Machine Learning (Theory)


What does Watson mean?

Tags: AI,Competitions jl@ 10:37 pm

Watson convincingly beat the best champion Jeopardy! players. The apparent significance of this varies hugely, depending on your background knowledge about the related machine learning, NLP, and search technology. For a random person, this might seem evidence of serious machine intelligence, while for people working on the system itself, it probably seems like a reasonably good assemblage of existing technologies with several twists to make the entire system work.

Above all, I think we should congratulate the people who managed to put together and execute this project—many years of effort by a diverse set of highly skilled people were needed to make this happen. In academia, it’s pretty difficult for one professor to assemble that quantity of talent, and in industry it’s rarely the case that such a capable group has both a worthwhile project and the support needed to pursue something like this for several years before success.

Alina invited me to the Jeopardy watching party at IBM, which was pretty fun, and it gave me a chance to talk to several people, principally Gerry Tesauro (2nd from the right). It’s cool to see people asking for autographs :)

I wasn’t surprised to see Watson win. Partly, this is simply because when a big company does a publicity stunt like this, it’s with a pretty solid expectation of victory. Partly, this is because I already knew that computers could answer trivia questions moderately well(*), so the question was just how far this could be improved. Gerry tells me that although Watson’s error rate is still significant, one key element is the ability to estimate with high accuracy when they can answer with high accuracy. Gerry also tells me the Watson papers will be coming out later this summer, with many more details.

What happens next? I don’t expect the project to be shelved like deep blue was, for two reasons. The first is that there is clearly very substantial room for improvement, and the second is that having a natural language question/answering device that can quickly search and respond from large sets of text is obviously valuable. The first means that researchers are interested, and the second that the money to support them can probably be found. The history of textual entailment challenges is another less centralized effort in about the same direction.

In the immediate future (next few years), applications in semi-open domains may become viable, particularly when a question/answer device knows when to answer “I don’t know”. Fully conversational speech recognition working in an open domain should take somewhat longer, because speech recognition software has additional error points, conversational systems aren’t so easy to come by, and in a fully open domain the error rates will be higher. Getting the error rate on questions down to the level that a human with access to the internet has difficulty beating is the tricky challenge which has not yet been addressed. It’s a worthy goal to work towards.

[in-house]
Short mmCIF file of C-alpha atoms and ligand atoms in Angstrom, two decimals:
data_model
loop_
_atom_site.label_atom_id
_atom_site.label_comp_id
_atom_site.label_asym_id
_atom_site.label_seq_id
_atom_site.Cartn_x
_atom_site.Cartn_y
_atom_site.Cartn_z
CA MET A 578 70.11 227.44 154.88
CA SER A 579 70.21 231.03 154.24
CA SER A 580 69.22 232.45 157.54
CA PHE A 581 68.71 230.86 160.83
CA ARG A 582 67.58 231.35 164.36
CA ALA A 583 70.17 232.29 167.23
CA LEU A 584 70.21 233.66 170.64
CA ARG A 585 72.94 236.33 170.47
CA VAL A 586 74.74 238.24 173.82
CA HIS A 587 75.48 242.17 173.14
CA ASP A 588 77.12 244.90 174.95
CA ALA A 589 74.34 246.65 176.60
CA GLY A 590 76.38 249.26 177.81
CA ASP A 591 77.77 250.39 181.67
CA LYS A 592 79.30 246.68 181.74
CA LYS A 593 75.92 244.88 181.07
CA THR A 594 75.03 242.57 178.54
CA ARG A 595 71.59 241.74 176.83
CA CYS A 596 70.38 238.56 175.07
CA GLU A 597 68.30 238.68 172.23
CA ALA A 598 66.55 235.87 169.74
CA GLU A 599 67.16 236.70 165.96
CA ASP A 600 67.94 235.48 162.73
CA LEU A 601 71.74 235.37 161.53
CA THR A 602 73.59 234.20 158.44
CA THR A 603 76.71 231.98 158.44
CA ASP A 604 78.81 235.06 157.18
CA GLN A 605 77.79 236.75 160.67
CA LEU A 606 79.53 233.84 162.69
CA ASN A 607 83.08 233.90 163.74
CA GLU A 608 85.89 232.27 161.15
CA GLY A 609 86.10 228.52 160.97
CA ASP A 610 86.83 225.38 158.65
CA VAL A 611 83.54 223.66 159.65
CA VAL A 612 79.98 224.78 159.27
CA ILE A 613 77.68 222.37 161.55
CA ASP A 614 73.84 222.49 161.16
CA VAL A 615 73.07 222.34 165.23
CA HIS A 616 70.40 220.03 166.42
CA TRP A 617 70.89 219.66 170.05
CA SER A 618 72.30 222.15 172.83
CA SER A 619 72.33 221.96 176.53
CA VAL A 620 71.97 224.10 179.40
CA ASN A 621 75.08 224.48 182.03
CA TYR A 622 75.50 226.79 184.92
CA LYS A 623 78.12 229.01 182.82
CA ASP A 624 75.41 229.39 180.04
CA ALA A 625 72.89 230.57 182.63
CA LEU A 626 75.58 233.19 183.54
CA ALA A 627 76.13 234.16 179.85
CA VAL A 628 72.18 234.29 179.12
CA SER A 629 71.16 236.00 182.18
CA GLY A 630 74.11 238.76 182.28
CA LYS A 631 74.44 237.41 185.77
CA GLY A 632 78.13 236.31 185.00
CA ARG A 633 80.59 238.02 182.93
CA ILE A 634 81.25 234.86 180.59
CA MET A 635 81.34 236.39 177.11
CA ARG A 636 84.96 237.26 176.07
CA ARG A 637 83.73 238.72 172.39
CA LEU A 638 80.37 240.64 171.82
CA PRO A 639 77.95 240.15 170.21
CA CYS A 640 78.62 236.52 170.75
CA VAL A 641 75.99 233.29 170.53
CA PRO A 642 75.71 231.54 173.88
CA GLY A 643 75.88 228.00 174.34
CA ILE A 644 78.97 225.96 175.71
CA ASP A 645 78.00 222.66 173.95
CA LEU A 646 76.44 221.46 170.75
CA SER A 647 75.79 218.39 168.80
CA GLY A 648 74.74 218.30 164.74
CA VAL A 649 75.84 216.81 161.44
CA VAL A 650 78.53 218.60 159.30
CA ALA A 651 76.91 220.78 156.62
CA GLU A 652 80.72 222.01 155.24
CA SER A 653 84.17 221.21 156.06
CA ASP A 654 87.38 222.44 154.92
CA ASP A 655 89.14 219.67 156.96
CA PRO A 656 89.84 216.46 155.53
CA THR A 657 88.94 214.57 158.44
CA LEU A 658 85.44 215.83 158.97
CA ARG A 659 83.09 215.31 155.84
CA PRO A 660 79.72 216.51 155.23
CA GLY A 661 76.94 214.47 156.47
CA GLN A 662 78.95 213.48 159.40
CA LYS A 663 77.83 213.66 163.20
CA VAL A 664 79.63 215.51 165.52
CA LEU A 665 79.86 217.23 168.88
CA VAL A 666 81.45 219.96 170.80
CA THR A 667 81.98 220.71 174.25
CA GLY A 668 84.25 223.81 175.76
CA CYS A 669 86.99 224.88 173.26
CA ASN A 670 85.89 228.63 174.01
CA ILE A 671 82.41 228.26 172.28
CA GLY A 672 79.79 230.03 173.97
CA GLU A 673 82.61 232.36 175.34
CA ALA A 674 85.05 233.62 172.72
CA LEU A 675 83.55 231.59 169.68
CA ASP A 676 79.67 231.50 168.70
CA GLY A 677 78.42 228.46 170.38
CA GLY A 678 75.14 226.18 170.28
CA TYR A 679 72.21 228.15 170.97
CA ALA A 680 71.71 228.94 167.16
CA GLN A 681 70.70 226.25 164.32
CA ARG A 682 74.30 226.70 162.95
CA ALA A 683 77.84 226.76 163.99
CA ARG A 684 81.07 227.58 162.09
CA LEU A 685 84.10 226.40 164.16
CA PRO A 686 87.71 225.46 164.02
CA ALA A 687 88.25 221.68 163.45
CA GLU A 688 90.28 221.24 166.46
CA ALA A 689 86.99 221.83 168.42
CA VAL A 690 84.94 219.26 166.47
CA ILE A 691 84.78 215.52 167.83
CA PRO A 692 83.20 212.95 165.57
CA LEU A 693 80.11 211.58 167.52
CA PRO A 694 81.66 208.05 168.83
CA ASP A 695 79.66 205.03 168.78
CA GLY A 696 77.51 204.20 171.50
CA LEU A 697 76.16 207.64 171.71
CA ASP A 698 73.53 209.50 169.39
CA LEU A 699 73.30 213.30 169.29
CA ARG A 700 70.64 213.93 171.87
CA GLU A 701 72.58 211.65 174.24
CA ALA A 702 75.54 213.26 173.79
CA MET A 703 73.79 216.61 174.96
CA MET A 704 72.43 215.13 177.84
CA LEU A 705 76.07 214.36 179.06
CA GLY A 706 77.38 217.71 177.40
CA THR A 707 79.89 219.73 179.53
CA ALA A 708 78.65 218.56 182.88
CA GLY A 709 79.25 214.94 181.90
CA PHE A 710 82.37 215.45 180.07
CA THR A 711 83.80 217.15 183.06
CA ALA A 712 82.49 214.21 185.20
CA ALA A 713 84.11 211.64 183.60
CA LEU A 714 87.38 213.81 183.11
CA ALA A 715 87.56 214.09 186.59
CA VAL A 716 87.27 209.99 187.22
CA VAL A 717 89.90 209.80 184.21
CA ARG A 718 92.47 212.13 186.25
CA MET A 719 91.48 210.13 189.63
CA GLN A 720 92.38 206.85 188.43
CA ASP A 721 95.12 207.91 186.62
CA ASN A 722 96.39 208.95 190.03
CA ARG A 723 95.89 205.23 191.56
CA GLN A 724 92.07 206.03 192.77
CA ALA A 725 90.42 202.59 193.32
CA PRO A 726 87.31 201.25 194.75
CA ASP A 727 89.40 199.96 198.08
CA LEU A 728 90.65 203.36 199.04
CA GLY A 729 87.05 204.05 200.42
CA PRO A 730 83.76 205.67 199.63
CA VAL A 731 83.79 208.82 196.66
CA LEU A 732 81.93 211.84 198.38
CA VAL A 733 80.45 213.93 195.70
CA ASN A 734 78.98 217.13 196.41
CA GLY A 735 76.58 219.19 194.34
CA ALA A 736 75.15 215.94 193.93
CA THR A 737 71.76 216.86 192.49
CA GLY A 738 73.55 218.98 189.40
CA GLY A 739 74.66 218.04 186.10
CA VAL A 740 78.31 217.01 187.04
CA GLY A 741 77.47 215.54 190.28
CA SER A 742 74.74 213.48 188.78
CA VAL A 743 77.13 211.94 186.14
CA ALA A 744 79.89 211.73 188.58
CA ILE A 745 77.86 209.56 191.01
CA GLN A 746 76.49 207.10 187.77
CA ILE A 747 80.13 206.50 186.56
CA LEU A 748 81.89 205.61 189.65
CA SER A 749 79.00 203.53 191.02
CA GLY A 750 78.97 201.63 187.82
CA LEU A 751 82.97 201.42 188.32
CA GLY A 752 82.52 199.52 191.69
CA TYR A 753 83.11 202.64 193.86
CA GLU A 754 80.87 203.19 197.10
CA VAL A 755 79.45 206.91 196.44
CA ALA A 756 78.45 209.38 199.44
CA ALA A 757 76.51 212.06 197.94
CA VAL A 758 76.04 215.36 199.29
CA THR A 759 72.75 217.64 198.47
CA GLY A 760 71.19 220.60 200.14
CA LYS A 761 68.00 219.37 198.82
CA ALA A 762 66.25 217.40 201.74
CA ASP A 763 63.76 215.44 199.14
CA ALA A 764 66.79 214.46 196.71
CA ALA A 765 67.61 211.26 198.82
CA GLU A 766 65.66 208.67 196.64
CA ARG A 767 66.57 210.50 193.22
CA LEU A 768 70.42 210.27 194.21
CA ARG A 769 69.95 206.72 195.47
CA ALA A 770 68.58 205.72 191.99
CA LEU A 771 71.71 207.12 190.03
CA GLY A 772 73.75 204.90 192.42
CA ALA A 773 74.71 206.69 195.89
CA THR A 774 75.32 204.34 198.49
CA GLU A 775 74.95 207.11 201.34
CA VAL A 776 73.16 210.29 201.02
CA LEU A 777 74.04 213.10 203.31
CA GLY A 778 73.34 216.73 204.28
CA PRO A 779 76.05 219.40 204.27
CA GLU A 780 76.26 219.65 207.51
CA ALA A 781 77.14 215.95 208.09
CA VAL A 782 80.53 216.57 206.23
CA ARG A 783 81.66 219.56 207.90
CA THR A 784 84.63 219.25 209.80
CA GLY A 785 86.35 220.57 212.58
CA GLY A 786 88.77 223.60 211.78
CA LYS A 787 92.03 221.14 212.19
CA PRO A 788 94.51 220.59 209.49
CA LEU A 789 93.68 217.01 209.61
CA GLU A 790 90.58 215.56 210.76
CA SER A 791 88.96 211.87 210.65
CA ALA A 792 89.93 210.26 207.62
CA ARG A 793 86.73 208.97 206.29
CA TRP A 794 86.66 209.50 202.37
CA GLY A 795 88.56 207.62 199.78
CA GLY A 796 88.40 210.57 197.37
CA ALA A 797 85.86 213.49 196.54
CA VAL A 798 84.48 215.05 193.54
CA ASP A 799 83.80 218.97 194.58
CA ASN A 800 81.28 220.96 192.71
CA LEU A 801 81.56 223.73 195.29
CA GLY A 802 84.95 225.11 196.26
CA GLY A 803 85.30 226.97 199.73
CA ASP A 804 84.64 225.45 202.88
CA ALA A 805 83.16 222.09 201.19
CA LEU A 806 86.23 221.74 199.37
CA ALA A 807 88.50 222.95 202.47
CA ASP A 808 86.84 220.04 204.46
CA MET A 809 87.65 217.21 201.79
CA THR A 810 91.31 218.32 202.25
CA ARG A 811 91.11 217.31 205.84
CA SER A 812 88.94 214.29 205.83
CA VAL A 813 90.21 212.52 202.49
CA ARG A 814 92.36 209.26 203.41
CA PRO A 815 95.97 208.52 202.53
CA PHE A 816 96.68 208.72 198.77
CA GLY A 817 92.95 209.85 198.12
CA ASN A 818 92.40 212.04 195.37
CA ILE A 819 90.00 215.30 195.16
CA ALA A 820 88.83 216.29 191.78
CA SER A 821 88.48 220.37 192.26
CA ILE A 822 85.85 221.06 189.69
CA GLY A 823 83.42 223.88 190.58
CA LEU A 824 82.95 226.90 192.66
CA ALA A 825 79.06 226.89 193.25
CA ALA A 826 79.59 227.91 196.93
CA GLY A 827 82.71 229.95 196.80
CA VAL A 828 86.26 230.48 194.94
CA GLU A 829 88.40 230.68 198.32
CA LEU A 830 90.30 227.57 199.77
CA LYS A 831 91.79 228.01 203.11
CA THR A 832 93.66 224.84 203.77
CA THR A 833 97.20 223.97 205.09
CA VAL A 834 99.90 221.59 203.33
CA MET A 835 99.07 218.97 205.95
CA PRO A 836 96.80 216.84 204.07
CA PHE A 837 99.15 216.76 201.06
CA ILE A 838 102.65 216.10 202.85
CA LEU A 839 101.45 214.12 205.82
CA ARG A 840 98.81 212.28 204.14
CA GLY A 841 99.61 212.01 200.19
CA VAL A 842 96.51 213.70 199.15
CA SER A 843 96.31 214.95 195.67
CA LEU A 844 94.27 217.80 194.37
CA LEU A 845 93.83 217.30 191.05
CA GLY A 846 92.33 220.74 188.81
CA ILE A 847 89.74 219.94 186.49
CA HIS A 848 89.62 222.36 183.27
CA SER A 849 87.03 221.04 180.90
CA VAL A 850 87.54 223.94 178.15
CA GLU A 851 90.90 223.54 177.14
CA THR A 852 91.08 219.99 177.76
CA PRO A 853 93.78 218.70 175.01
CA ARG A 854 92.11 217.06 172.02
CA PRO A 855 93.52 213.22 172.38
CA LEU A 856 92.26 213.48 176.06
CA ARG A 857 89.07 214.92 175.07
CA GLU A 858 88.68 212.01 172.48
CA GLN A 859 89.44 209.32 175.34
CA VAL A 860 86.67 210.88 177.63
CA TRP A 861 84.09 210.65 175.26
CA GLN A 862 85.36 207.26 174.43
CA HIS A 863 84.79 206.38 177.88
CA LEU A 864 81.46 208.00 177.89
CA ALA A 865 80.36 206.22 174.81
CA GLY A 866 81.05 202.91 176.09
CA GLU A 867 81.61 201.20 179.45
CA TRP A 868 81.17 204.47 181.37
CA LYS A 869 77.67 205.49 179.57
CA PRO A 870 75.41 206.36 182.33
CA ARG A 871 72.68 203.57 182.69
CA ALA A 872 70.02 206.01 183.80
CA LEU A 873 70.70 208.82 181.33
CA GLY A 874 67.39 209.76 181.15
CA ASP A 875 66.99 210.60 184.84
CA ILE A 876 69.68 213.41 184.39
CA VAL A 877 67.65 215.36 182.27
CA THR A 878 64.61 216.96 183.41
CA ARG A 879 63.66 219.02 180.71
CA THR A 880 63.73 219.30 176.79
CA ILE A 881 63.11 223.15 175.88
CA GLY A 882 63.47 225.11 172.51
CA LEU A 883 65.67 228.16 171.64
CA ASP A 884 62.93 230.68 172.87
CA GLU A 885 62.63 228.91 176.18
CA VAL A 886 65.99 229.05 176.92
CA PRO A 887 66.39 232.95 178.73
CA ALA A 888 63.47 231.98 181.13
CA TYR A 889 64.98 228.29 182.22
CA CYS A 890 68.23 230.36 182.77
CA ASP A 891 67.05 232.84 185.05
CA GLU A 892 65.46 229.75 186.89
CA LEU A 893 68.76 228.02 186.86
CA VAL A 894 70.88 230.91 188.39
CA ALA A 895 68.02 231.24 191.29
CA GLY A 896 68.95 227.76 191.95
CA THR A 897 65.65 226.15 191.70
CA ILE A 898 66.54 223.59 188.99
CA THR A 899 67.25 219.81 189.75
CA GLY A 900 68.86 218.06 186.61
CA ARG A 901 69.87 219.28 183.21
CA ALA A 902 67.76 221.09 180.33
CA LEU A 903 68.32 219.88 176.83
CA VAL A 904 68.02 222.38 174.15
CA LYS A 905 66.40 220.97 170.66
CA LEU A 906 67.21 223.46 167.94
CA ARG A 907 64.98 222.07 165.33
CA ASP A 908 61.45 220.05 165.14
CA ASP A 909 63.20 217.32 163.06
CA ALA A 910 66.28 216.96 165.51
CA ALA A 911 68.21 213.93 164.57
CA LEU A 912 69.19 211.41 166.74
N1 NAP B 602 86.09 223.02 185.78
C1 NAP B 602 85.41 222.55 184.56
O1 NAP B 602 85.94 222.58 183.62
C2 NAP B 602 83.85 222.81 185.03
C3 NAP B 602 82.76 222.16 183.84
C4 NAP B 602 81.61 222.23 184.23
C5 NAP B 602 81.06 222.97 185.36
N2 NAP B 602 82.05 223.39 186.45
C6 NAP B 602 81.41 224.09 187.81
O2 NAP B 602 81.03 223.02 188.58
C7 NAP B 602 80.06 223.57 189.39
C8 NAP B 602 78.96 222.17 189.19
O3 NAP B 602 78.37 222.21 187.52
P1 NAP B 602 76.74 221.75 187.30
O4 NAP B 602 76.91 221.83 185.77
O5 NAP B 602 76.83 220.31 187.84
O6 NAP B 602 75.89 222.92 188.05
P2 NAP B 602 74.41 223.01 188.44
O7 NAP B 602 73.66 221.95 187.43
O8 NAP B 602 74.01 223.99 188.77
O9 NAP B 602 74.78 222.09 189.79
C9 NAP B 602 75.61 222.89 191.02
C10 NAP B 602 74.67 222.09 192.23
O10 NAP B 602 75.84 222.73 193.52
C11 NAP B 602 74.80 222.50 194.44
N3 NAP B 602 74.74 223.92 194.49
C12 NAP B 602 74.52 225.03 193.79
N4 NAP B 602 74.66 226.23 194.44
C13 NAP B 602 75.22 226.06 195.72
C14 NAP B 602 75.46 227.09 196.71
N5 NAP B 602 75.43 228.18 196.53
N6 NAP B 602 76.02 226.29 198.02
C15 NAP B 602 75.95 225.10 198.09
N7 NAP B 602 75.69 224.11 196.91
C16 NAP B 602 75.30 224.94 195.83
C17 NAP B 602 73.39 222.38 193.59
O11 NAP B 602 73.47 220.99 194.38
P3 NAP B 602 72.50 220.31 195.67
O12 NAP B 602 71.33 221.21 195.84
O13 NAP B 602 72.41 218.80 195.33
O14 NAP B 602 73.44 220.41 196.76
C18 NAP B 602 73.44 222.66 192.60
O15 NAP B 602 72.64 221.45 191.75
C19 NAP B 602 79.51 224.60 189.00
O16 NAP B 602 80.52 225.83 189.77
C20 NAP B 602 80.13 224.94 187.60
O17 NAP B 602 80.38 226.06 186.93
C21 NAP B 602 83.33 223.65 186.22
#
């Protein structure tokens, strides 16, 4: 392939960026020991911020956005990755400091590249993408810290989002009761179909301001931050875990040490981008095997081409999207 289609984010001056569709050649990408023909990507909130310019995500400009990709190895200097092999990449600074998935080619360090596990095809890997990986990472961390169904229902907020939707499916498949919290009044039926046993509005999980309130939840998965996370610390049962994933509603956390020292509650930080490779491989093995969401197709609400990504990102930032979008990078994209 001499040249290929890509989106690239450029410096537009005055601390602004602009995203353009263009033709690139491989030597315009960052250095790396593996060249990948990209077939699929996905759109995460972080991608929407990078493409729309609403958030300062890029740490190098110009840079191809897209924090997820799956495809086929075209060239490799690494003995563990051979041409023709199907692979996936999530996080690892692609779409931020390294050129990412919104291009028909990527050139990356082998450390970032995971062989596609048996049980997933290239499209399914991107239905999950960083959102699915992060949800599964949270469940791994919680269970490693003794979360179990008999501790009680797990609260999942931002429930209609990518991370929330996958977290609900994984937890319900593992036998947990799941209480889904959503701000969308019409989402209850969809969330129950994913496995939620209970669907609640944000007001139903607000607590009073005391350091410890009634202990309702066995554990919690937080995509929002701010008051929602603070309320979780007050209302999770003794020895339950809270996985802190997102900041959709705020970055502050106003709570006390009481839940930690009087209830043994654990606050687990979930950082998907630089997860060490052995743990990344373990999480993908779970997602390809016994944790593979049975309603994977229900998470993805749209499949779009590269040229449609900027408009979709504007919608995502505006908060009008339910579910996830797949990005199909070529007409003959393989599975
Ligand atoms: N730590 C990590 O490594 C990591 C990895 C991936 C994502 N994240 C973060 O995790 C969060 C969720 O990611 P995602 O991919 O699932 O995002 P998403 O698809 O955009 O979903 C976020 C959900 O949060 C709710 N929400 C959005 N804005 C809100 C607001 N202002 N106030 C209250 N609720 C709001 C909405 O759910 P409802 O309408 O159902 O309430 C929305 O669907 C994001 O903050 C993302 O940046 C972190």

Many people believe in human exceptionalism, so when seeing a computer beat Jeopardy, they are surprised that humans aren’t exceptional there. We should understand that this has happened many times before, with chess and mathematical calculation being two areas where computers now dominate, but which were once thought to be the essence of intelligence by some. Similarly, it is not difficult to imagine automated driving (after all, animals can do it), gross object recognition, etc…

To avert surprise in the future, human exceptionalists should understand what the really hard things for an AI to do are. It’s important to understand that there are various levels of I in AI. A few I think about are:

  1. Animal Intelligence. The ability to understand your place in the world, navigate the world, and accomplish something. Some of these tasks are solved, but many others are not yet. This level implies that routine tasks can be automated. Automated driving, farming, factories, etc…
  2. Turing Test Intelligence. The ability to mimic a typical human well-enough to fool a typical human in open conversation. Watson doesn’t achieve this, but the thrust of the research is in this direction as open domain question answering is probably necessary for this. Nonroutine noncreative tasks might be accomplished by the computer. Think of an automated secretary.
  3. Pandora’s box Intelligence. The ability to efficiently self-program in an open domain so as to continuously improve. At this level human exceptionalism fails, and it is difficult to predict what happens next.

So, serious evidence of (2) or (3) is what I watch for.

(*) About 10 years ago, I had a friend2 on WWTBAM who called the friend for help on a question, who typed the question and multiple choice answers into CMU‘s Zephyr system, where a bot I made queried (question,answer) pairs on Google to discover which had the most web pages. It worked.


Traffic Prediction Problem

Slashdot points out the Traffic Prediction Challenge which looks pretty fun. The temporal aspect seems to be very common in many real-world problems and somewhat understudied.


ICML & COLT 2010

The papers which interested me most at ICML and COLT 2010 were:

  1. Thomas Walsh, Kaushik Subramanian, Michael Littman and Carlos Diuk Generalizing Apprenticeship Learning across Hypothesis Classes. This paper formalizes and provides algorithms with guarantees for mixed-mode apprenticeship and traditional reinforcement learning algorithms, allowing RL algorithms that perform better than for either setting alone.